In the past week she’s been making beautiful circles of flowers and petals. She posts them on Instagram; you are welcome to follow her at: Susanlawrence954

The violet-edged hankie on which Susan made one of the arrangements was “tatted” by my grandma who was Susan’s great-grandmother. (I never heard the word crochet until after Grandma passed away.)  

Esther Anderson would have laughed and shook her head to see her hankie honored this way. “I’ve heard you are running out of bathroom tissue.” (She would NEVER have said toilet paper aloud.) “Why aren’t you using all those hankies I made for your noses?”

(I just realized if one says, “the Los Angeles area” one has said “the The Angels’ area.”  Cute.)

We did our census today. What a pile of hooey.

It asks if we are male or female - with no other options. It asks what our ethnic background is. Our people arrived BEFORE 1900, what on earth can possibly be relevant about asking that now?

You know what it doesn’t ask? Our income or what government services we utilize. 


How are you doing?



Hi MB—I wonder what Paulie would have thought about all of this...It is times like these that I really miss our conversations. Two things come to mind, the first is how excited he was to see how Y2K was going to go; and the second is something he would always say when there was no other answer but “what can they do to me now?” I know he wouldn’t have cared about hoarding toilet paper but I’m sure he would have stocked up on beer, hot dogs, Ruffles potato chips with the ridges, and Gatorade. There have been a few books that I have skipped to the back because I couldn’t read fast enough to get to the ending. I don’t know that this is one of those times. I’m enjoying life’s slower pace. What can they do to us now :)
Mary Beth's picture

Len and I have both passed the incubation period. Last time he and I were with other people was more than a week ago. So we are safe from getting it as long as we stay in our house, or we do things outside alone or with each other. This is not hard for us, we can miss this pandemic. Except - we love people. So even though many of us as individuals will be fine, the dread for what might happen to loved ones is a read dread. Hey, I didn't know my brother loved Ruffles! So do I!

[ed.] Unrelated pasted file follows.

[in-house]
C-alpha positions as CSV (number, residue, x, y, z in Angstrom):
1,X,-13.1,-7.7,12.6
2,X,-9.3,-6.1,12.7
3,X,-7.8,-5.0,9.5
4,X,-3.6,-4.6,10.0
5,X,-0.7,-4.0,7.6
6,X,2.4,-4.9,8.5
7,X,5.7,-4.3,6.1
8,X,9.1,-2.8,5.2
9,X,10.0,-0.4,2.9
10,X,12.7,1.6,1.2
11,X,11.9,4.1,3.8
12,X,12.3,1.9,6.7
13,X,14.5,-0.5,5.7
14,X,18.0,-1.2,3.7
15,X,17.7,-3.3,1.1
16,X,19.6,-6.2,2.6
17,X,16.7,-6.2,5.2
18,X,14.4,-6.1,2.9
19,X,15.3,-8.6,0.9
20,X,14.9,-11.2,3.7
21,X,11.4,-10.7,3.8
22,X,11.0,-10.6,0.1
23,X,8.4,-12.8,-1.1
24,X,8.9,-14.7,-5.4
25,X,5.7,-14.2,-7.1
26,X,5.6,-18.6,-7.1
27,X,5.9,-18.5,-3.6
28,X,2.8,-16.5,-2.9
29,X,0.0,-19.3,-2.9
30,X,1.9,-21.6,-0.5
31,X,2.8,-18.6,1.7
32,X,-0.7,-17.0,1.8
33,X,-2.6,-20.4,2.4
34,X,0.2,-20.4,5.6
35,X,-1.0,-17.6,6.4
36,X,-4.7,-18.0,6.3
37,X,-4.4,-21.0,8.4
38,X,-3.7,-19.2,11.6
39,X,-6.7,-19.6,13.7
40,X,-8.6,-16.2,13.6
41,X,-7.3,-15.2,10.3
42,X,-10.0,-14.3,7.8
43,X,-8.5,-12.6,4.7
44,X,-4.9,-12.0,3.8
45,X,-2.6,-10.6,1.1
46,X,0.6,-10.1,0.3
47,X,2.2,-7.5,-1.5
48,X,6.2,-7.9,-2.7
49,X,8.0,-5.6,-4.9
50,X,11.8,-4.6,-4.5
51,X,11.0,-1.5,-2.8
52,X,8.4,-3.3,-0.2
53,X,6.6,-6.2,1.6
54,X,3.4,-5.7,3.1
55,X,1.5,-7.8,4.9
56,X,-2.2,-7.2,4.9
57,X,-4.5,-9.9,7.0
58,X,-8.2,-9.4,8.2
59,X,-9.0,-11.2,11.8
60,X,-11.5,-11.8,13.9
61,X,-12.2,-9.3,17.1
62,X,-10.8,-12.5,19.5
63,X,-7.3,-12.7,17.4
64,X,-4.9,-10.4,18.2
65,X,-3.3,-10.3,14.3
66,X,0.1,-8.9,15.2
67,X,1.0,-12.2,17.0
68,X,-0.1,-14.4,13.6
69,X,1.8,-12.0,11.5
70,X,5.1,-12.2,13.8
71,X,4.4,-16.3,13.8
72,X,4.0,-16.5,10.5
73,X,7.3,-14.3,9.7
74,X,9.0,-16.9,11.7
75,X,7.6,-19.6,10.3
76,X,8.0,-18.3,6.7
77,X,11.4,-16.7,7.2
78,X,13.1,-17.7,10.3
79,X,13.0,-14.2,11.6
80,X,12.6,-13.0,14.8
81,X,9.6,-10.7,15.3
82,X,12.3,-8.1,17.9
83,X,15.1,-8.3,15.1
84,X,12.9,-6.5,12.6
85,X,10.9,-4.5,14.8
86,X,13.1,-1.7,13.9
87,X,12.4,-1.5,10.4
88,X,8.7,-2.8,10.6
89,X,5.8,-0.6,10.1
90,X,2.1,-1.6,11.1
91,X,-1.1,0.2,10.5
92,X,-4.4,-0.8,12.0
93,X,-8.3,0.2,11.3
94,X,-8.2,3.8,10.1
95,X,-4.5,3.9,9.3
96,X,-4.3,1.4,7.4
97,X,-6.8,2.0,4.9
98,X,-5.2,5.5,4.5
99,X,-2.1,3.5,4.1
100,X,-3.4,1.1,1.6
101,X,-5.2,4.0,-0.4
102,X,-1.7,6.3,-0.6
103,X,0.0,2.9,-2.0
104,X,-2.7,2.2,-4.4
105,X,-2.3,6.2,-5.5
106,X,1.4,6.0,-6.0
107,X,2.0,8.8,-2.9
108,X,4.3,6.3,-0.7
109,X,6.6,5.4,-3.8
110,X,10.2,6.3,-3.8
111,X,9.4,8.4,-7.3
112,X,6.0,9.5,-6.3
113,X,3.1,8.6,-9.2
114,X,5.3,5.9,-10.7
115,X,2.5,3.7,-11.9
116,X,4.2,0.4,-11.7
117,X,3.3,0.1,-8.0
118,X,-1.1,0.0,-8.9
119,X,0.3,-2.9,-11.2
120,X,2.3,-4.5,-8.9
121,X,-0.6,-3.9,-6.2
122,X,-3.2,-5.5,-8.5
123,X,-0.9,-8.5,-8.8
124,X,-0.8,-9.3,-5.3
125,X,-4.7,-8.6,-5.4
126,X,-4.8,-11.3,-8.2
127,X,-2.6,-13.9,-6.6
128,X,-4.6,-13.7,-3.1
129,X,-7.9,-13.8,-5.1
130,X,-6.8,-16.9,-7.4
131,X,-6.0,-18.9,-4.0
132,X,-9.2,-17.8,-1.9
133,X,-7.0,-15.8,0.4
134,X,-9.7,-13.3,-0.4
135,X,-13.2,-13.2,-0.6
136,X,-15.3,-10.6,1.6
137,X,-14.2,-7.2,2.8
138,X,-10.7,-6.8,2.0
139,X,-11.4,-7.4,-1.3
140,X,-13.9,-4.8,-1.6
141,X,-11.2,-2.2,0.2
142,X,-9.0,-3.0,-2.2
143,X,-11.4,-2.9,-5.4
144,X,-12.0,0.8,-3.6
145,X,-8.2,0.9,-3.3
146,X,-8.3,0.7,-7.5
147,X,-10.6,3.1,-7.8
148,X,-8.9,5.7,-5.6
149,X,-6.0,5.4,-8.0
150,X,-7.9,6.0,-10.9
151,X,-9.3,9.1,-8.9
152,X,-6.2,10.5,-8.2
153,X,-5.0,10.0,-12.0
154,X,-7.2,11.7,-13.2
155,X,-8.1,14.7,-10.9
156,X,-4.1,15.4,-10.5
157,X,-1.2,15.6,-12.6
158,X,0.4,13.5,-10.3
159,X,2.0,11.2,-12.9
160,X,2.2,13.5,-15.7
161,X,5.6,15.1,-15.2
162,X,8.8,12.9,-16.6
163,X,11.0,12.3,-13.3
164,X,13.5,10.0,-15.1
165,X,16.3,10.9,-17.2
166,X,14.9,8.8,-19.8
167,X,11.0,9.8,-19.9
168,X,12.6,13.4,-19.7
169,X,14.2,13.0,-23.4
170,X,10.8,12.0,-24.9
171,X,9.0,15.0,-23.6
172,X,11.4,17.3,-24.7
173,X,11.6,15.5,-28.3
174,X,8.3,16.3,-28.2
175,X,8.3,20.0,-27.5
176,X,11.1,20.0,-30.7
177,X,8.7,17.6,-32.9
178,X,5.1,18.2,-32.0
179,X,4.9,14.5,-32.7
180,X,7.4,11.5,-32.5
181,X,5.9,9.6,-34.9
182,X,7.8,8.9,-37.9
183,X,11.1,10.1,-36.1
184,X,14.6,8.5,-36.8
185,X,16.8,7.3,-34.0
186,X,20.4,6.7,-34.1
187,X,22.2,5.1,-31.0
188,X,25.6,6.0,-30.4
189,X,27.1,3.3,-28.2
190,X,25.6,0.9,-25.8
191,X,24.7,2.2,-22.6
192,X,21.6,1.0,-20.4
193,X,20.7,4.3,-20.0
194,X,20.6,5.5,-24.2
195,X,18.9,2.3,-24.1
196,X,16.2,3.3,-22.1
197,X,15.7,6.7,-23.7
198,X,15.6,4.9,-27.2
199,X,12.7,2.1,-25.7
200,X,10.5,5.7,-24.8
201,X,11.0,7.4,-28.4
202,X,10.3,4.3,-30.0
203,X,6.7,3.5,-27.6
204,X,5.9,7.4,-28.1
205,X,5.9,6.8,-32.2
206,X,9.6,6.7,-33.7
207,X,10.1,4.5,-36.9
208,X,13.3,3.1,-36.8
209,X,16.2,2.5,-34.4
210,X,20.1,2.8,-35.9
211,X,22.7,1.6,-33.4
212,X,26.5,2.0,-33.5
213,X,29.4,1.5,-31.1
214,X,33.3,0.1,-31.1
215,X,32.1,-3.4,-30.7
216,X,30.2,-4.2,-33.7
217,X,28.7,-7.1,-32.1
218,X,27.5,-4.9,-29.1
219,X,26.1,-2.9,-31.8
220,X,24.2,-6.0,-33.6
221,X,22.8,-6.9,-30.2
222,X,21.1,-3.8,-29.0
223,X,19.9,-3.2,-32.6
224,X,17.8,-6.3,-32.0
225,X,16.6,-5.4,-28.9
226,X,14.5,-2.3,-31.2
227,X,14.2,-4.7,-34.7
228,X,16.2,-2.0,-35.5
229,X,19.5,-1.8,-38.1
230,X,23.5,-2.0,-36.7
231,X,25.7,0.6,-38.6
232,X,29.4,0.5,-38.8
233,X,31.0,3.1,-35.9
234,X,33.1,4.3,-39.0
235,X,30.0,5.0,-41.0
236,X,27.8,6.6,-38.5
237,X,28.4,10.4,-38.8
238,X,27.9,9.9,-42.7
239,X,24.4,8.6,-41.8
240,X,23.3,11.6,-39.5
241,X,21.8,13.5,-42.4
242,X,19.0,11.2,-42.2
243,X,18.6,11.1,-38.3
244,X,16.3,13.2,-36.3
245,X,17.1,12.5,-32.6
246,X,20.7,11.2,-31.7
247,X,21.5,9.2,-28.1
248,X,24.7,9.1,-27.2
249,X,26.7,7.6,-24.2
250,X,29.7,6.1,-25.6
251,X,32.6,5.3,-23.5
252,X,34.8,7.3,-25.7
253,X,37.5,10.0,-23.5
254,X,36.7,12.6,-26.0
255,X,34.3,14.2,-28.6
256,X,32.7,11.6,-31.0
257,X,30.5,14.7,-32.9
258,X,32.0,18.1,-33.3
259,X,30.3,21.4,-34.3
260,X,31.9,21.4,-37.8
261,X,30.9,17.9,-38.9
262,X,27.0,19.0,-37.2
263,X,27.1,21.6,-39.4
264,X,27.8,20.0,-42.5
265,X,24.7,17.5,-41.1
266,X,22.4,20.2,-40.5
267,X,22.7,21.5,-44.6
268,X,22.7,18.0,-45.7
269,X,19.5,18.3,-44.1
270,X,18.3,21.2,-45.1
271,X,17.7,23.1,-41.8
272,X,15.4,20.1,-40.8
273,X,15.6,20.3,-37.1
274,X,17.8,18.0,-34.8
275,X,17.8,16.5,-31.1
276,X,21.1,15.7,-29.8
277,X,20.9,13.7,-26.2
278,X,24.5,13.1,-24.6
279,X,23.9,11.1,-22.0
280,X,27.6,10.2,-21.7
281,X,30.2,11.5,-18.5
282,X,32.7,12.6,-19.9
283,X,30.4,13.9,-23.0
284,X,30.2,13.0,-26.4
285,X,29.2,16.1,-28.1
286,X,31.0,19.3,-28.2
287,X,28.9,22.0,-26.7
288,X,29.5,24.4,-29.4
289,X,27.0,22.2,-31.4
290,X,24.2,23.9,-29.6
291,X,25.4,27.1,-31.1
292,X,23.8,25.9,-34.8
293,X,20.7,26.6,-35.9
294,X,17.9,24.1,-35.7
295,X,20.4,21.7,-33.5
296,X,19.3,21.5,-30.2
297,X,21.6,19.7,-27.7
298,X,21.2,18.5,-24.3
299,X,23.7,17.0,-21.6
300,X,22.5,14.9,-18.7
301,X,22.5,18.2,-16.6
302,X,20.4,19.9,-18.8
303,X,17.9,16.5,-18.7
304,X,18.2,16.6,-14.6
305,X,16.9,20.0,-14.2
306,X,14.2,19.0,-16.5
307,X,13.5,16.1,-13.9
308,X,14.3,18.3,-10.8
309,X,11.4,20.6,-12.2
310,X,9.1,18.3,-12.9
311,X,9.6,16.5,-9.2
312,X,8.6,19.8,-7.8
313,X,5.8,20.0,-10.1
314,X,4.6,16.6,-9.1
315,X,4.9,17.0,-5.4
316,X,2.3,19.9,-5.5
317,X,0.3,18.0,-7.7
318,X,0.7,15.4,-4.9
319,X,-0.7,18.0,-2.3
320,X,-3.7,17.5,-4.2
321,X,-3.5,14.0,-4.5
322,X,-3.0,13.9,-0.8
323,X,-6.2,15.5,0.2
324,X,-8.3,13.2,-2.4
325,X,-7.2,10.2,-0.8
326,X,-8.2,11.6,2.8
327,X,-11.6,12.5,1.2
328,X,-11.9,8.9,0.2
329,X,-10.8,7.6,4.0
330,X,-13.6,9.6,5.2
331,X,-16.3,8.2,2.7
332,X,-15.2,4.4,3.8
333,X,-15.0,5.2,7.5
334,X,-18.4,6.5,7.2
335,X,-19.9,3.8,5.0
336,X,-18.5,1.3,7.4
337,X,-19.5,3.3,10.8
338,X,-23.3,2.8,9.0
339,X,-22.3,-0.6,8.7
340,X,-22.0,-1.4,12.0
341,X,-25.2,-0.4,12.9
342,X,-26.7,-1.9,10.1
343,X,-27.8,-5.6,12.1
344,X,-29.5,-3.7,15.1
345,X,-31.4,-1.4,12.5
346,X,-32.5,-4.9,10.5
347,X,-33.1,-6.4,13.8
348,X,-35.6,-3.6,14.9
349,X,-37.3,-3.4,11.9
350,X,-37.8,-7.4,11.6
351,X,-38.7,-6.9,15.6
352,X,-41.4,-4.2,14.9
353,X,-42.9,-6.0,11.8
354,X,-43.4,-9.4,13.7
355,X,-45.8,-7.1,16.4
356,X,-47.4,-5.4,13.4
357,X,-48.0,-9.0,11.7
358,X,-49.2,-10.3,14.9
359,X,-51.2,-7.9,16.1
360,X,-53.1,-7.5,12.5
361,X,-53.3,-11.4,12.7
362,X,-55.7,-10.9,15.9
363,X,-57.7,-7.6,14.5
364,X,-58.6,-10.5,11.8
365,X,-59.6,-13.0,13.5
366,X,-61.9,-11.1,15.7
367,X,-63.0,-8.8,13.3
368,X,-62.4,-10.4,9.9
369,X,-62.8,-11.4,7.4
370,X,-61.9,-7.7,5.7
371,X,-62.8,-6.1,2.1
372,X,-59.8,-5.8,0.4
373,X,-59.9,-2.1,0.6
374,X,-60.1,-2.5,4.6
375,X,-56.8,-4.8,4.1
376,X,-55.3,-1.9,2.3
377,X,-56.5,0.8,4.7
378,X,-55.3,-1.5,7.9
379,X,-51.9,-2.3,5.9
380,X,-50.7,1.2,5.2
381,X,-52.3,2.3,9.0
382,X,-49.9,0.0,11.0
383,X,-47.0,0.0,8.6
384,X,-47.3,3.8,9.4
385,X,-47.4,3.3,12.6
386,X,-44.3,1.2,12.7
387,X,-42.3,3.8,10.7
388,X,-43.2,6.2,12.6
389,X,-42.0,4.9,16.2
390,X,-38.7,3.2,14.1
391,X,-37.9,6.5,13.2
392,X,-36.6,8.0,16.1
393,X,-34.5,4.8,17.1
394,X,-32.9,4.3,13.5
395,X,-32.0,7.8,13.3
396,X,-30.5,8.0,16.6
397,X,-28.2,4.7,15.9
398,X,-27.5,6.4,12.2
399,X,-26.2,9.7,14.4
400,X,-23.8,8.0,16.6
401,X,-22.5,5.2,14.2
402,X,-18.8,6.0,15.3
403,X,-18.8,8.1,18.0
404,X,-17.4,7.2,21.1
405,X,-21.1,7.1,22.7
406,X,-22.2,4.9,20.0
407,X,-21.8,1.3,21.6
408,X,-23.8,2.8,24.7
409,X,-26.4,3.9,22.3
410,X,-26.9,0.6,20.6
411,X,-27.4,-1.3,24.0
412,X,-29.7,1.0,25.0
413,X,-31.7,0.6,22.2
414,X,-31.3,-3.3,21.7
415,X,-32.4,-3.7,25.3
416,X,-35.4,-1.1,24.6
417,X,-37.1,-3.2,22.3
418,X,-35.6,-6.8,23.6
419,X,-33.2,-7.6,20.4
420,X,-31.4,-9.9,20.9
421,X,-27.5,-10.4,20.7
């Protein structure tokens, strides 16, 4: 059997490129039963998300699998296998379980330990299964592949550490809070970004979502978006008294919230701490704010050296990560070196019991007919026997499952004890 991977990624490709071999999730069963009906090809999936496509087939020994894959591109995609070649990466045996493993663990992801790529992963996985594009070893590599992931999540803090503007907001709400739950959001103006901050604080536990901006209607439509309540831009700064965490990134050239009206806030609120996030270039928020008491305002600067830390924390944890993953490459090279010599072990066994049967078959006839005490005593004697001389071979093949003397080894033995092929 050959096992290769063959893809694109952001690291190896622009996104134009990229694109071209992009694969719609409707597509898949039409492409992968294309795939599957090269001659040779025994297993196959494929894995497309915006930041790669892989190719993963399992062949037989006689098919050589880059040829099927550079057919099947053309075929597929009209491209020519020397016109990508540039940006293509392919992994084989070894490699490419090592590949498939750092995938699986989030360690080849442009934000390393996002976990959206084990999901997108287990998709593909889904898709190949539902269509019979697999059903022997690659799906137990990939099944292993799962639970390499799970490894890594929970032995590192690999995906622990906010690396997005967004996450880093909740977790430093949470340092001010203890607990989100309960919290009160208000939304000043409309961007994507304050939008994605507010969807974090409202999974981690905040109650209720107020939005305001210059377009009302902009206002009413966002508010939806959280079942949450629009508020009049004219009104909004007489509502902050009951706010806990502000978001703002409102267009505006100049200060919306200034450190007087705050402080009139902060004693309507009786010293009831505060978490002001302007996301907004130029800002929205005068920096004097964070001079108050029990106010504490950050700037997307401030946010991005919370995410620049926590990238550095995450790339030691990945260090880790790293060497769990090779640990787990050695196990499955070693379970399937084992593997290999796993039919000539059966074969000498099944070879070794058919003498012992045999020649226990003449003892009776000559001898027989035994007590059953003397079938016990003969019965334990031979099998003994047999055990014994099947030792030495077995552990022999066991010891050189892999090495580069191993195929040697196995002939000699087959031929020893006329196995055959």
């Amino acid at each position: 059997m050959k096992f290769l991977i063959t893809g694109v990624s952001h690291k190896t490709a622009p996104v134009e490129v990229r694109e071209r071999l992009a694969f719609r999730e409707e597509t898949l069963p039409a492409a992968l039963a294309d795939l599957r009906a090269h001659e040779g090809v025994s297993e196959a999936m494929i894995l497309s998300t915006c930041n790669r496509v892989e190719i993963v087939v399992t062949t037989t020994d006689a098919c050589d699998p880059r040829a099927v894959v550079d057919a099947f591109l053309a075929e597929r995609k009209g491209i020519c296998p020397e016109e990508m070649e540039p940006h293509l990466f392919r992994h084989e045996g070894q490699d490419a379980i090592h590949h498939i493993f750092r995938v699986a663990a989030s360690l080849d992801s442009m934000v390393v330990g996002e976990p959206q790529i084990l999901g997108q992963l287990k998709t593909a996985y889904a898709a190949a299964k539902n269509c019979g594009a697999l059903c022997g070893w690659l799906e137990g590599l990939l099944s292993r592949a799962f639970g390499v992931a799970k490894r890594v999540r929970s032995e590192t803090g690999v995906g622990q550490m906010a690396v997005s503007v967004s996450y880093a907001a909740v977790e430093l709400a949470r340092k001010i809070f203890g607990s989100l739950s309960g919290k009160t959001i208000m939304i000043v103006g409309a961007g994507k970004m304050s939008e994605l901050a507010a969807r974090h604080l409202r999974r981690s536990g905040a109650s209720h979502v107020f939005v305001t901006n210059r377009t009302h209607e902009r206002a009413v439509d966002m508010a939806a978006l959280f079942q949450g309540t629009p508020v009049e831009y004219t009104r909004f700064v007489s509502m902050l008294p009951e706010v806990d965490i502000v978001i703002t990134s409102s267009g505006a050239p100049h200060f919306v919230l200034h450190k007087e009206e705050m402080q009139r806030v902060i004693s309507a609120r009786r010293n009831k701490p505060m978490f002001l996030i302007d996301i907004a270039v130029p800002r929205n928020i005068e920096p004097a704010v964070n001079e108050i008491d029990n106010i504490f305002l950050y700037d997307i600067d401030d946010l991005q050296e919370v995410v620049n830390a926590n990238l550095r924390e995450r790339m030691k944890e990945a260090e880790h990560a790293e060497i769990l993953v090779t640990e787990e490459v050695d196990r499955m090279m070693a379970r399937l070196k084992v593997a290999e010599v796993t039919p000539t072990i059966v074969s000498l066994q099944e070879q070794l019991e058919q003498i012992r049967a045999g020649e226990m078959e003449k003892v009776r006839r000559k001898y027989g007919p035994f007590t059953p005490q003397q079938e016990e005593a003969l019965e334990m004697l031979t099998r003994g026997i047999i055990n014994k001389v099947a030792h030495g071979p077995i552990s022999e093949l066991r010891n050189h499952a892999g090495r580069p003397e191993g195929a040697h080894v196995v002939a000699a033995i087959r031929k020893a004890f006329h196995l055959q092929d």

MB—They had to have the ridges and he ate them everyday for lunch with his two hotdogs and Gatorade. He was such a creature of habit!

If they don't know those things they can keep their heads in the sand because those things don't exist... And if they don't exist they don't have or won't do anything they don't want to do...
Mary Beth's picture

Exactly. To not see the people in front and next to us - is evil.

Thank you for your posts especially during these hard times!!!!
Mary Beth's picture

I appreciate your words. I really do. Thanks.

Love Susan’s flower arrangements AND you just reminded me - I need to download the second Cork O’Connor book!
Mary Beth's picture

I plan on including Susan's flowers for a while. Aren't they calming? Like remembering to take a deep breath, And yeah - download Krueger! All the libraries have him - he's a staple!

I'm reading your quarantine posts out of order, I guess, but did notice and really like the flower arrangements and I did wonder about them. When I was about 5 years old, in the early 1960s, I remember doing something like this with other girls this on the ground in our yard or neighborhood. We were creating beauty and order with what we had. I feel the need to create beauty and order right now, but I do not like doing "real" arts and crafts of any kind. Now, THIS I can do!